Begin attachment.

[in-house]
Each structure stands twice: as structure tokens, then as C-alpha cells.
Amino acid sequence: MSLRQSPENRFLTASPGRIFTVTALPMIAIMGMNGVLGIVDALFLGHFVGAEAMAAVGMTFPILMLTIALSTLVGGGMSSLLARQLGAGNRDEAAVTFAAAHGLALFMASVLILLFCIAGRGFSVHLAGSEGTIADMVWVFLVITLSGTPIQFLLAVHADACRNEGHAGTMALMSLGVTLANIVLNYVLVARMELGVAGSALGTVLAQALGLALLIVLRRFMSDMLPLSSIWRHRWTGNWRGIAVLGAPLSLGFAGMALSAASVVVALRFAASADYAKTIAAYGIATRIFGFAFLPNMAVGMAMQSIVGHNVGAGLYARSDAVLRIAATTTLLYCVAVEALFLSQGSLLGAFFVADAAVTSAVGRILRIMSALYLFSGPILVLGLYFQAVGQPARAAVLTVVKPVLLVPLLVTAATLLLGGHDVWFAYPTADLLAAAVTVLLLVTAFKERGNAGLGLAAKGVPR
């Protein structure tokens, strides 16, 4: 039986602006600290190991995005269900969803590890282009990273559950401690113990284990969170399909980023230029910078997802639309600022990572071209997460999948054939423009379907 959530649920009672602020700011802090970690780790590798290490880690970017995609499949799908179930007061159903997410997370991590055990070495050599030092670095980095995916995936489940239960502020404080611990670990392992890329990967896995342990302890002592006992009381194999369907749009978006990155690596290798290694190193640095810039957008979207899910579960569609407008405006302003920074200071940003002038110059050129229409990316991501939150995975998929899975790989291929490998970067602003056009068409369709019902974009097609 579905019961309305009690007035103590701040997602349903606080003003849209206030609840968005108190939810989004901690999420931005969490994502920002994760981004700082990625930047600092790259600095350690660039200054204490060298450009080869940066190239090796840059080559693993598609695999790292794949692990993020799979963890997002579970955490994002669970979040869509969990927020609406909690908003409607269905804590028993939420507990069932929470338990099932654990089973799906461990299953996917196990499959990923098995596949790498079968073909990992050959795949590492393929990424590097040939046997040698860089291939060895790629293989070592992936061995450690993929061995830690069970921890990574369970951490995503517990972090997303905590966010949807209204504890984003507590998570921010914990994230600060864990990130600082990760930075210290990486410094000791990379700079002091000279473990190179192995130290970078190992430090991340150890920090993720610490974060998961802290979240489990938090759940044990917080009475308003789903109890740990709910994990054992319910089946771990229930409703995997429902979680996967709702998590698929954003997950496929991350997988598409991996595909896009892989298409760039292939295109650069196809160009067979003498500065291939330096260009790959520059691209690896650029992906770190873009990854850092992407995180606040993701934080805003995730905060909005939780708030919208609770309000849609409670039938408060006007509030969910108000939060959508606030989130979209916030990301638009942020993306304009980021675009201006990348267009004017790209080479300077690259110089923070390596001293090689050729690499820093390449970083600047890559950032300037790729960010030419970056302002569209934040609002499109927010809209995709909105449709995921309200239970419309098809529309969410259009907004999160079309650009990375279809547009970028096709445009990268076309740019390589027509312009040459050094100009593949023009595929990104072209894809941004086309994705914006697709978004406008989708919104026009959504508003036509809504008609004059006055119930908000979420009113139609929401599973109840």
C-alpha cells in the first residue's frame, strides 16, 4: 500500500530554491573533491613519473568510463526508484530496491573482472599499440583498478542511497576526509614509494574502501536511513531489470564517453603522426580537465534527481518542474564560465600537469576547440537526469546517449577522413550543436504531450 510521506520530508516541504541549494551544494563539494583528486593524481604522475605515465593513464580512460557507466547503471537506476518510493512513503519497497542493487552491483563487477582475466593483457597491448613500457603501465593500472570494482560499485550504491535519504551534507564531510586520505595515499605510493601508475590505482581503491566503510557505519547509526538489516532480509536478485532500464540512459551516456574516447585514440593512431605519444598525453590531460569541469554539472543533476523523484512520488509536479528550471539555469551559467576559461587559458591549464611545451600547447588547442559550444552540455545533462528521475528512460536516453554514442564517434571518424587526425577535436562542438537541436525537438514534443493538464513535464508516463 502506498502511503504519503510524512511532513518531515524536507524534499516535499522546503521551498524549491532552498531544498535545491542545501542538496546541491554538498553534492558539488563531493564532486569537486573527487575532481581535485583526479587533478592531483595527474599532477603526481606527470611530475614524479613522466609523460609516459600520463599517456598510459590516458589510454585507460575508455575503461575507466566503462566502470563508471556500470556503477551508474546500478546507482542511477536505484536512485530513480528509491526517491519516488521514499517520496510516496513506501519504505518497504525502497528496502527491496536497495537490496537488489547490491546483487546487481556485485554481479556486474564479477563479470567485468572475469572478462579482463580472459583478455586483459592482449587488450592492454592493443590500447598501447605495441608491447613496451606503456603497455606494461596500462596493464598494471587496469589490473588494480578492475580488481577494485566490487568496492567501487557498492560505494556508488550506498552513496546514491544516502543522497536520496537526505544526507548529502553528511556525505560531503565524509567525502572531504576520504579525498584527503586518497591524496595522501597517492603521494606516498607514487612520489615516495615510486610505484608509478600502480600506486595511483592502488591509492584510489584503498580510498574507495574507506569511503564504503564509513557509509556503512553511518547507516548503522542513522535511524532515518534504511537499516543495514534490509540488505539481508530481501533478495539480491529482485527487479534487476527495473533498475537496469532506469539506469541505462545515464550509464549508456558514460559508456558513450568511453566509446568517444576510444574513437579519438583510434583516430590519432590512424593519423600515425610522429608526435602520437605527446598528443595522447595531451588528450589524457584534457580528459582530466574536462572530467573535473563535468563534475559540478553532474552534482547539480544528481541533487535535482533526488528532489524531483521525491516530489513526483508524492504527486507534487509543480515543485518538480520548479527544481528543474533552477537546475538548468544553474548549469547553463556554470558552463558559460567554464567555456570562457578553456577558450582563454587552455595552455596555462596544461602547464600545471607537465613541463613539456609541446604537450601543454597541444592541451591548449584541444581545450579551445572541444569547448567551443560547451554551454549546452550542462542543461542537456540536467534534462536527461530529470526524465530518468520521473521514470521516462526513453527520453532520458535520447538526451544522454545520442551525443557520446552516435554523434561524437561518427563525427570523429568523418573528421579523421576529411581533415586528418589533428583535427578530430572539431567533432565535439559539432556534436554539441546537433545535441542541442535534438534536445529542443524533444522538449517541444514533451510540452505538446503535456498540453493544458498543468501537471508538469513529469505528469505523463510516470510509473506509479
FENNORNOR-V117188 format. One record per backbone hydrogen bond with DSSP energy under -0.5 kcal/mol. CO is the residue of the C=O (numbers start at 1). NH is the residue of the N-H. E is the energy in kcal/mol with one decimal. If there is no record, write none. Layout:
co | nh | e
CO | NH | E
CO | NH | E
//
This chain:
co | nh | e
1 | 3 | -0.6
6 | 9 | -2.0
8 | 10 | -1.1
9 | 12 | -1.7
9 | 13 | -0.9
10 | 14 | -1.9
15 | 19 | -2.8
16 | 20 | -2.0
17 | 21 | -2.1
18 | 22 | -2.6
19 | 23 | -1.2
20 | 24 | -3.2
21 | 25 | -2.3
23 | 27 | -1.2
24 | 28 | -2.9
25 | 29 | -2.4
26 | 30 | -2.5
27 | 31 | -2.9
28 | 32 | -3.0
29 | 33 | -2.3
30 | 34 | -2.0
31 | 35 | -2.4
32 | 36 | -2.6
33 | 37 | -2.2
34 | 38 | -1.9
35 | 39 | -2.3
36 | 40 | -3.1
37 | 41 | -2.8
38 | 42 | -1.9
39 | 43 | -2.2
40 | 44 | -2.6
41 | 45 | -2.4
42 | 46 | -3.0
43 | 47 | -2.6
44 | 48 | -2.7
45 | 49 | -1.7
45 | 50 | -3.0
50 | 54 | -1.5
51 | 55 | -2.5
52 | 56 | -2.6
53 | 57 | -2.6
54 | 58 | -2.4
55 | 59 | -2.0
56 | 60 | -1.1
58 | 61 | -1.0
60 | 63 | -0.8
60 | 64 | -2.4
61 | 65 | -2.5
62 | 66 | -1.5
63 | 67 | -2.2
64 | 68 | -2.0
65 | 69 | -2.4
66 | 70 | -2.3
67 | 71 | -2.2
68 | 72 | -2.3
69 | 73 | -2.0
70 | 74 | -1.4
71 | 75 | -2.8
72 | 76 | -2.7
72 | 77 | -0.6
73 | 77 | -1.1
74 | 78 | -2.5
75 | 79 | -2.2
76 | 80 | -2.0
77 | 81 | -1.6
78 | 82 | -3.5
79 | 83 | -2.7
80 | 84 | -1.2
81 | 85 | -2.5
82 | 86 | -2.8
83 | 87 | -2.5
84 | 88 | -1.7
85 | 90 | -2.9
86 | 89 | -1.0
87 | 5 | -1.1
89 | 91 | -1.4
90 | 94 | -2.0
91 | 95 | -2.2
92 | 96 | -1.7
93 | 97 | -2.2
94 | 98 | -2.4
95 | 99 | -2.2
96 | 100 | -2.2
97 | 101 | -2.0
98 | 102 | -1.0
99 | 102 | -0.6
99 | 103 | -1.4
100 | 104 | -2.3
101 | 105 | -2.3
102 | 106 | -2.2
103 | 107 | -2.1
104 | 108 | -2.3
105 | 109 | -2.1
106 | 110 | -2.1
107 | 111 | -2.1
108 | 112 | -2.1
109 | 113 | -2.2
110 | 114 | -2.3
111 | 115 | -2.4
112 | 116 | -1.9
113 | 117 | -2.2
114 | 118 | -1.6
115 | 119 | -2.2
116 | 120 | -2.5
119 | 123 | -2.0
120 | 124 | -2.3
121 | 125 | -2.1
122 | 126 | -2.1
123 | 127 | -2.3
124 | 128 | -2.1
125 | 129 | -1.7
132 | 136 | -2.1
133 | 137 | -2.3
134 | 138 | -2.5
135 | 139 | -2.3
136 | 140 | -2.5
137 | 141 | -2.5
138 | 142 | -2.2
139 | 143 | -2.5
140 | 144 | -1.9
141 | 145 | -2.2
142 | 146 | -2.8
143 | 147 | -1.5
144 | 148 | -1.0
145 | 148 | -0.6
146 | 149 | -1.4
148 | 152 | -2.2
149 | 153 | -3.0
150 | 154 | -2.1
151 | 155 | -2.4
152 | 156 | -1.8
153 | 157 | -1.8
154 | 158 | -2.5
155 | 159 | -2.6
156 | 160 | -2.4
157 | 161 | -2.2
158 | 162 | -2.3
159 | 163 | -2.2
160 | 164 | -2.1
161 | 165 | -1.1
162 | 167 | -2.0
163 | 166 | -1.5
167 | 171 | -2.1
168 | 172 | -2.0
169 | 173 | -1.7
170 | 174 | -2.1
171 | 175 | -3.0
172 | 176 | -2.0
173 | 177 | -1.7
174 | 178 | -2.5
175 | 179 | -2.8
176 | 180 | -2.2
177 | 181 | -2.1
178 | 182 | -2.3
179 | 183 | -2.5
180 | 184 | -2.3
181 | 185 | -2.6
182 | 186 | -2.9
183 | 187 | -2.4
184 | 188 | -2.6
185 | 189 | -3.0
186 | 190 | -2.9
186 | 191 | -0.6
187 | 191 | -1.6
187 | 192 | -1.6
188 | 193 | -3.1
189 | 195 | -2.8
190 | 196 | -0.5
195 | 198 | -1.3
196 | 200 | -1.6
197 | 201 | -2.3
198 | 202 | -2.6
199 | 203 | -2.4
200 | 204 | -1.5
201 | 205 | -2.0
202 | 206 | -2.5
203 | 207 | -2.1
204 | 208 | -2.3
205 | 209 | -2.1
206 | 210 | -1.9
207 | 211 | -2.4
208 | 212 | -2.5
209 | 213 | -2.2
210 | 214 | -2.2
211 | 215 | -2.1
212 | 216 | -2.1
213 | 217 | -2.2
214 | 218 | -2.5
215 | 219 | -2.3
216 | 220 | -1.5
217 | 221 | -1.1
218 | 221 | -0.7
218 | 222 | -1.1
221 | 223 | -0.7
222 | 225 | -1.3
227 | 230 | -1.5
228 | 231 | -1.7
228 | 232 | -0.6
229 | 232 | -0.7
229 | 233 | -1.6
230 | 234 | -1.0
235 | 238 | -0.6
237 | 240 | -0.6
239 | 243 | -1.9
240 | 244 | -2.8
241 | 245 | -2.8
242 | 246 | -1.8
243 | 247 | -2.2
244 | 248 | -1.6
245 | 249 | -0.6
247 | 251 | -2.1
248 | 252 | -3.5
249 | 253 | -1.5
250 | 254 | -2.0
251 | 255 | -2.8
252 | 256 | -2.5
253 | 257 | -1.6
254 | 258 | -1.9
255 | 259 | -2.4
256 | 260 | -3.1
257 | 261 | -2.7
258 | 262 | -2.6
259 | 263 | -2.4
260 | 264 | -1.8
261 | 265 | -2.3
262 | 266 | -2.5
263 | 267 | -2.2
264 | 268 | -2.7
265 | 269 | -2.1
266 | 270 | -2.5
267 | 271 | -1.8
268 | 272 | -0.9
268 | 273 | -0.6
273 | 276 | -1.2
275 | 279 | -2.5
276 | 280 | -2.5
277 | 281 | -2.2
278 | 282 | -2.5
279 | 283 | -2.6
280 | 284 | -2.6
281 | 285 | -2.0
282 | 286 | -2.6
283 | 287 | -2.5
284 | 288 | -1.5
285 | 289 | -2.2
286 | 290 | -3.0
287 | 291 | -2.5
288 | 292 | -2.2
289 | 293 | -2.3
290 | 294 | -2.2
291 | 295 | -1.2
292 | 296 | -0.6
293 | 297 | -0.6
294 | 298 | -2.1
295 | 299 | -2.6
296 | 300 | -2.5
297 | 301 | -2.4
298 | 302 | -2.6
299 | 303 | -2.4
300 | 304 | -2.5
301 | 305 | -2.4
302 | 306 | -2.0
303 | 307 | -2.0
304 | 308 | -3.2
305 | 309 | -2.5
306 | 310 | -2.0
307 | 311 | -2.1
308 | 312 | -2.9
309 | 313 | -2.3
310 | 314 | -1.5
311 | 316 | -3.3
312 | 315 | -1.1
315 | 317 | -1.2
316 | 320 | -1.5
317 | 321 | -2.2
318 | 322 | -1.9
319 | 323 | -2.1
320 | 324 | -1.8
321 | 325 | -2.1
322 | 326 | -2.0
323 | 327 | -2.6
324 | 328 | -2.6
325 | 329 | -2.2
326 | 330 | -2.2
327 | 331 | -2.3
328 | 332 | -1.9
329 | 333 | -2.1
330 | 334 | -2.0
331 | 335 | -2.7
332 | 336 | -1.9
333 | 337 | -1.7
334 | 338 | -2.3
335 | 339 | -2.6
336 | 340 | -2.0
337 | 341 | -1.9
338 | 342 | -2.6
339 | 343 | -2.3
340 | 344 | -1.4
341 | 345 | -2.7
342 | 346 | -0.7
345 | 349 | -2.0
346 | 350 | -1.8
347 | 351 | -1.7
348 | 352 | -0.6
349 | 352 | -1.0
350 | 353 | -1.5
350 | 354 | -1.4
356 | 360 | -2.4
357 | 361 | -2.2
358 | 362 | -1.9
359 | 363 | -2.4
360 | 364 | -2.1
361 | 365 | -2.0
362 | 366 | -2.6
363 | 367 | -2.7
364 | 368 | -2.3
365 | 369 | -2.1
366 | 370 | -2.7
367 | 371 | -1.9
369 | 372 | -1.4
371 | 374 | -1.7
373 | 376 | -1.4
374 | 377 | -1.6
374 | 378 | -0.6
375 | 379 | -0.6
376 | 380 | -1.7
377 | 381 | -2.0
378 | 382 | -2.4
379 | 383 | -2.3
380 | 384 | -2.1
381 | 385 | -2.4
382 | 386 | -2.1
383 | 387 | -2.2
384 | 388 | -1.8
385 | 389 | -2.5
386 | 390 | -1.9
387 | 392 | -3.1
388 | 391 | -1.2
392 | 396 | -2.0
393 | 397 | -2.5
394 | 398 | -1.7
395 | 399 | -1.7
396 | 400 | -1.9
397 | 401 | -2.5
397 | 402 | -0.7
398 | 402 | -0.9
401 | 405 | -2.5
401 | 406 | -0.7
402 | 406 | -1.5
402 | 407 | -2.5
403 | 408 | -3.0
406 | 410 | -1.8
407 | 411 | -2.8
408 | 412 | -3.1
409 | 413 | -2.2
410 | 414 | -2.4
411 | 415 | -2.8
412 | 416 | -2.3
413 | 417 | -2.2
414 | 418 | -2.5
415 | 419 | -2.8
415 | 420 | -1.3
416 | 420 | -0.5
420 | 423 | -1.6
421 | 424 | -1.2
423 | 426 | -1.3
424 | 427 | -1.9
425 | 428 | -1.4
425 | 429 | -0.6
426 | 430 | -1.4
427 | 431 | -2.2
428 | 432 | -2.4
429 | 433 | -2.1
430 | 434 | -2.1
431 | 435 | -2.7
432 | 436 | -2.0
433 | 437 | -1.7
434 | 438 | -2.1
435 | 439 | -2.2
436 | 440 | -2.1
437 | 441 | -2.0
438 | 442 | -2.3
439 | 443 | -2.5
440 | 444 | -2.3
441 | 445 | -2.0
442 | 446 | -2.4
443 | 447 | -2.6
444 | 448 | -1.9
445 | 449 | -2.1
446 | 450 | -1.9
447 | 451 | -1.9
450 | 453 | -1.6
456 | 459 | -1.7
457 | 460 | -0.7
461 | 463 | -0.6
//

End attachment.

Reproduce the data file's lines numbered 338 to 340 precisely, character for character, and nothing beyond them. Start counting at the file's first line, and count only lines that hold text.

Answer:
376 | 380 | -1.7
377 | 381 | -2.0
378 | 382 | -2.4